In such a slim chip having a shape ratio of SP>10, an impedance mismatch due to the contact resistance of the bump occurs as described with reference to FIGS. 13A to 13C. Specifically, the impedance mismatch problem, which does not become obvious in a square chip, is serious in the slim chip having a shape ratio of SP>10. In the embodiment, this problem is solved by employing the method shown in FIGS. 14A to 15D so that the high-speed serial transfer signal quality is successfully maintained while achieving facilitation of mounting and a reduction in cost in combination.

The size of a display panel incorporated in a portable telephone or the like is generally constant. Therefore, the width W of the integrated circuit device 10 in the direction D2 must be reduced in order to realize a slim chip having a shape ratio of SP>10 as shown in FIG. 18A.

In the integrated circuit device of the embodiment, the relationship W1+WB+W2≦W<W1+2WB+W2 is satisfied, as shown in FIG. 18B. W1, WB, and W2 respectively indicate the widths of the output-side I/F region 12 (first interface region), the first to Nth circuit blocks CB1 to CBN, and the input-side I/F region 14 (second interface region) in the direction D2.

In the comparative example shown in FIG. 6B, two or more circuit blocks are disposed along the direction D2. Therefore, the width W in the direction D2 is equal to or greater than W1+2WB+W2. In the embodiment, the output-side I/F region 12 is disposed on the side of the data driver block DB (or the memory block) in the direction D2 without another circuit block interposed therebetween. Specifically, the data driver block DB and the output-side I/F region 12 are disposed adjacent to each other. The input-side I/F region 14 is disposed on the side of the data driver block DB (or the memory block) in the direction D4 without another circuit block interposed therebetween. Specifically, the data driver block DB and the input-side I/F region 14 are disposed adjacent to each other. In this case, another circuit block refers to a major macro circuit block (e.g. grayscale voltage generation circuit block, power supply circuit block, memory block, or logic circuit block) which makes up the display driver, for example.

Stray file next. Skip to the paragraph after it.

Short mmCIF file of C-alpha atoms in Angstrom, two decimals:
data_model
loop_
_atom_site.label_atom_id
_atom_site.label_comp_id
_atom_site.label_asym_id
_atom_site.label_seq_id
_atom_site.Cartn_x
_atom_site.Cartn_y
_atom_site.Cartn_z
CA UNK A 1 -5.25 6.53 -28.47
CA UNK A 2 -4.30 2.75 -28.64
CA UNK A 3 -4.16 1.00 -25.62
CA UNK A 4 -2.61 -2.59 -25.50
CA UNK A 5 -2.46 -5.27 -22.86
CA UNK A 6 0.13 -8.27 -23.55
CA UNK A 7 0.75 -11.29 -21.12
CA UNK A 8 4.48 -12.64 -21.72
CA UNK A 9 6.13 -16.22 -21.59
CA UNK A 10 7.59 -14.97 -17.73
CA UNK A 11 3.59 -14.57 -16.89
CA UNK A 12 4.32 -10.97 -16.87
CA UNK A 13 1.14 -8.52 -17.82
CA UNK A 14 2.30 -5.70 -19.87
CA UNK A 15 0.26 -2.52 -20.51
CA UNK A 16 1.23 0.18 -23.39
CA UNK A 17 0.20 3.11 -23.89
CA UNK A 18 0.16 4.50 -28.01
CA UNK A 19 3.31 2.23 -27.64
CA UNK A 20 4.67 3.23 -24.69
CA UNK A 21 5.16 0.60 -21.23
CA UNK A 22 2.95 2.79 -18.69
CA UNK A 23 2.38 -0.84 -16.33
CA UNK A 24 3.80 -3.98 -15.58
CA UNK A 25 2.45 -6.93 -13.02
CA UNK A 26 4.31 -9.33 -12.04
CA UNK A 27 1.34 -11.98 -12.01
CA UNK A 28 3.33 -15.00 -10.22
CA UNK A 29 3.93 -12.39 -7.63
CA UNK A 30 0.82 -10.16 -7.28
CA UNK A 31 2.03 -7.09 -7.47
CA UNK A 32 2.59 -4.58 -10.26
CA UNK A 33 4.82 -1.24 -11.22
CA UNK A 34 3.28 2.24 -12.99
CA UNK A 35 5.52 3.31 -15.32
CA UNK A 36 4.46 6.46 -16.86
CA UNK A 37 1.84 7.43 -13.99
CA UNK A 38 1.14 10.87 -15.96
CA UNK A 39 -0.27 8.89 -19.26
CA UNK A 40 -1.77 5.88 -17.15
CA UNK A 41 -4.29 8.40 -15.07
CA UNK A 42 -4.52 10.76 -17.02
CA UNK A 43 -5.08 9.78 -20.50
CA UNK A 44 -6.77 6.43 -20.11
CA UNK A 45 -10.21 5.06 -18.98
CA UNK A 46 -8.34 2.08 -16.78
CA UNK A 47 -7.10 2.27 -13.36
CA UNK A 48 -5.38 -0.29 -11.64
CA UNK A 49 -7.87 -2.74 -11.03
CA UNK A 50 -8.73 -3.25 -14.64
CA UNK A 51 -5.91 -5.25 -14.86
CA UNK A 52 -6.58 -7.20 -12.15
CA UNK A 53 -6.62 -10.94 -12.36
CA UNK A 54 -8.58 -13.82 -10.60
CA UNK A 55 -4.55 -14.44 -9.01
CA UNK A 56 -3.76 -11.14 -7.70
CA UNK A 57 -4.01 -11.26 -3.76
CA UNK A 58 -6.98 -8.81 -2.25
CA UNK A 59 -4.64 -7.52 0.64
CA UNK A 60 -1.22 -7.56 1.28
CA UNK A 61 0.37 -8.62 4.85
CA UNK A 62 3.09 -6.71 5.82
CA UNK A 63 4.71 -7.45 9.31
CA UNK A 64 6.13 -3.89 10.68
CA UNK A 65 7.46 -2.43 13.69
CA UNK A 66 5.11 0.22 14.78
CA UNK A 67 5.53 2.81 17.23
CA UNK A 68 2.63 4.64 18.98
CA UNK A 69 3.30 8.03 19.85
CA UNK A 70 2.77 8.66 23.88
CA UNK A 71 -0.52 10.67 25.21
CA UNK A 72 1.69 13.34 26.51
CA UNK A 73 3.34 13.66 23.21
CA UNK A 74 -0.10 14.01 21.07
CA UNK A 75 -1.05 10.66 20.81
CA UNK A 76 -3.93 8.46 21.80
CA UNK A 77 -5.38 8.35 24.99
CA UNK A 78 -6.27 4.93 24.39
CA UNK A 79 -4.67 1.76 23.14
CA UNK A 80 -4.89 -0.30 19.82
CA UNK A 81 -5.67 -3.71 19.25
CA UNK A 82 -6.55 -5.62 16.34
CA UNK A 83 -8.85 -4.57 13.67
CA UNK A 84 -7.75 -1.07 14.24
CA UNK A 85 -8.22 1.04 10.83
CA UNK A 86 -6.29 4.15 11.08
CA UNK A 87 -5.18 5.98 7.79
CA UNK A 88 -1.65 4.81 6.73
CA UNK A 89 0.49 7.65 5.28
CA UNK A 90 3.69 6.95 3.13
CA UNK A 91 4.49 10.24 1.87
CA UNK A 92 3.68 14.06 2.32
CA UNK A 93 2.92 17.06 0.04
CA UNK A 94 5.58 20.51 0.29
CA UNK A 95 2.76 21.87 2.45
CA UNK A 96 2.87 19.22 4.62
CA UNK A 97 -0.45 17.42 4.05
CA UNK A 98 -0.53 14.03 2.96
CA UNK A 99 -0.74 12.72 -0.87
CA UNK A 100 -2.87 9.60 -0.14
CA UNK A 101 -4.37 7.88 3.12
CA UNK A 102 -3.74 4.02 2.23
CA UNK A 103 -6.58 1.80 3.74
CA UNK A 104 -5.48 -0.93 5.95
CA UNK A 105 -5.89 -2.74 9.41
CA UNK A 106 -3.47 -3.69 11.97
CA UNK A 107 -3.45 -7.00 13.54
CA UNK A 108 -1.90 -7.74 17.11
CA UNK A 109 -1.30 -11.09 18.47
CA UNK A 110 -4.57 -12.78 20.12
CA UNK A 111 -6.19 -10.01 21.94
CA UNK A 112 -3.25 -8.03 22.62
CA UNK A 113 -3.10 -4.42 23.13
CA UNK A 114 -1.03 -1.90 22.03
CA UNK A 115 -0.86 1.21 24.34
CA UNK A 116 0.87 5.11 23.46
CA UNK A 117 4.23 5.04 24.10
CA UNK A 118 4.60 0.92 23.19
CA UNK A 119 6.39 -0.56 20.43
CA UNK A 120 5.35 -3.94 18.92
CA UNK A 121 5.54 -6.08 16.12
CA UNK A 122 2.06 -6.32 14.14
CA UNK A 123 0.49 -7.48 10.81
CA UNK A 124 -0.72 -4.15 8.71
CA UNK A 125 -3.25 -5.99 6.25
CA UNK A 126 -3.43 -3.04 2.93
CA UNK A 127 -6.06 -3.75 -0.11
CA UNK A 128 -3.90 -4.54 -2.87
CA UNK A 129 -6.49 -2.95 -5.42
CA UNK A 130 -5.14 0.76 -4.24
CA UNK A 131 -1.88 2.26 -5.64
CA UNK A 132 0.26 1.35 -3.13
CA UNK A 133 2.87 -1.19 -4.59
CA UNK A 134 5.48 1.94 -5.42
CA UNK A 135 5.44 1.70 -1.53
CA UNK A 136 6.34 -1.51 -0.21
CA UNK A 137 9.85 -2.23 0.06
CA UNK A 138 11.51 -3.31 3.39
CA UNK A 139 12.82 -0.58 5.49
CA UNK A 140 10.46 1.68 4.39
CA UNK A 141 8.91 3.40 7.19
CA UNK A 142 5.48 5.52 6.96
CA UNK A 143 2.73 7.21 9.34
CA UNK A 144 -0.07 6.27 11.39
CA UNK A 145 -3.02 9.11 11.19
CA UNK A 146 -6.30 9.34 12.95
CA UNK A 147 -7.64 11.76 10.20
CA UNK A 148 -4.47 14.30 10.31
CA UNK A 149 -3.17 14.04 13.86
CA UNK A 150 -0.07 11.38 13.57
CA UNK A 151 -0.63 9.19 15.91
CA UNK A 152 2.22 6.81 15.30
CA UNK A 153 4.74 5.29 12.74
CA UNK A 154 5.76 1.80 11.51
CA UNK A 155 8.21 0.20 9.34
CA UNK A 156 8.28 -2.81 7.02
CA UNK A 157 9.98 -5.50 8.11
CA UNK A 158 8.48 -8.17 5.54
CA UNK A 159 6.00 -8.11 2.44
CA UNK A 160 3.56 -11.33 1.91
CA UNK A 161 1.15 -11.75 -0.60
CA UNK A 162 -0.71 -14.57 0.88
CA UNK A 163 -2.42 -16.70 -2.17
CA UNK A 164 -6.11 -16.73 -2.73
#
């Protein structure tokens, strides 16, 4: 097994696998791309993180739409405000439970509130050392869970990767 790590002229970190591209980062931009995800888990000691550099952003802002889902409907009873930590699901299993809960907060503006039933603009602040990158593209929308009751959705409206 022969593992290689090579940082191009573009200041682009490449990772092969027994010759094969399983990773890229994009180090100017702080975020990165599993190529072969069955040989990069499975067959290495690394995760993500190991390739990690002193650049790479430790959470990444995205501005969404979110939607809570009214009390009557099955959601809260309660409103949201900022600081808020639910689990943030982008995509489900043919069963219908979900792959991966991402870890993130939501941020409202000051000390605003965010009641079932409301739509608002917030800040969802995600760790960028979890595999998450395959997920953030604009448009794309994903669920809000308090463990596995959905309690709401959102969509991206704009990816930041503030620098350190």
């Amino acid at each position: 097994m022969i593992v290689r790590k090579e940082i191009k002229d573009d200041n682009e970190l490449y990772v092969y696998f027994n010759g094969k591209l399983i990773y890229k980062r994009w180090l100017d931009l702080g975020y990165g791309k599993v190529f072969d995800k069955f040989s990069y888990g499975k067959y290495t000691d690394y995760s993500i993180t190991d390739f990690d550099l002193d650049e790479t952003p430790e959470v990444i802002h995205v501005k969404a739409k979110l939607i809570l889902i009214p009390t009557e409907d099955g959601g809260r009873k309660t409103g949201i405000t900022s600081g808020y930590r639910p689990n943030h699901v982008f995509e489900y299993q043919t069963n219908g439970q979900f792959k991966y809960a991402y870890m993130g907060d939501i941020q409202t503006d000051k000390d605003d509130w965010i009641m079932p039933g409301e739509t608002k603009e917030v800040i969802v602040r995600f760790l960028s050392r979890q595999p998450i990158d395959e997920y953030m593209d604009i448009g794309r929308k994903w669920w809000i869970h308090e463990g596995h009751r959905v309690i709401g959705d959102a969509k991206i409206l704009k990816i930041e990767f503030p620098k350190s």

In the comparative example shown in FIGS. 1A and 6B, since the width W is equal to or greater than W1+2WB+W2, the width W of the integrated circuit device 500 in the direction D2 (short side direction) is increased, whereby a slim chip cannot be realized. Therefore, even if the chip is shrunk by using a microfabrication technology, the length LD in the direction D1 (long side direction) is decreased, as shown in FIG. 2A, so that the output pitch becomes narrow, whereby it becomes difficult to mount the integrated circuit device 500.

In the embodiment, since another circuit block does not exist between the data driver block DB and the I/F regions 12 and 14, W<W1+2WB+W2 is satisfied. Therefore, since the width W of the integrated circuit device in the direction D2 can be reduced, a slim chip as shown in FIG. 2B can be realized. In more detail, the width W in the direction D2 (short side direction) may be set at W<2 mm. More specifically, the width W in the direction D2 may be set at W<1.5 mm. It is preferable that W>0.9 mm taking inspection and mounting of the chip into consideration. The length LD in the long side direction may be set at 15 mm<LD<27 mm. The chip shape ratio SP=LD/W may be set at SP>10 as described above, and still more preferably set at SP>12. This realizes a slim integrated circuit device in which W=1.3 mm, LD=22 mm, and SP=16.9 or W=1.35 mm, LD=17 mm, and SP=12.6 corresponding to the specification such as the number of pins, for example. As a result, mounting can be facilitated as shown in FIG. 2B. Moreover, cost can be reduced due to a decrease in the chip area. Specifically, facilitation of mounting and a reduction in cost can be achieved in combination.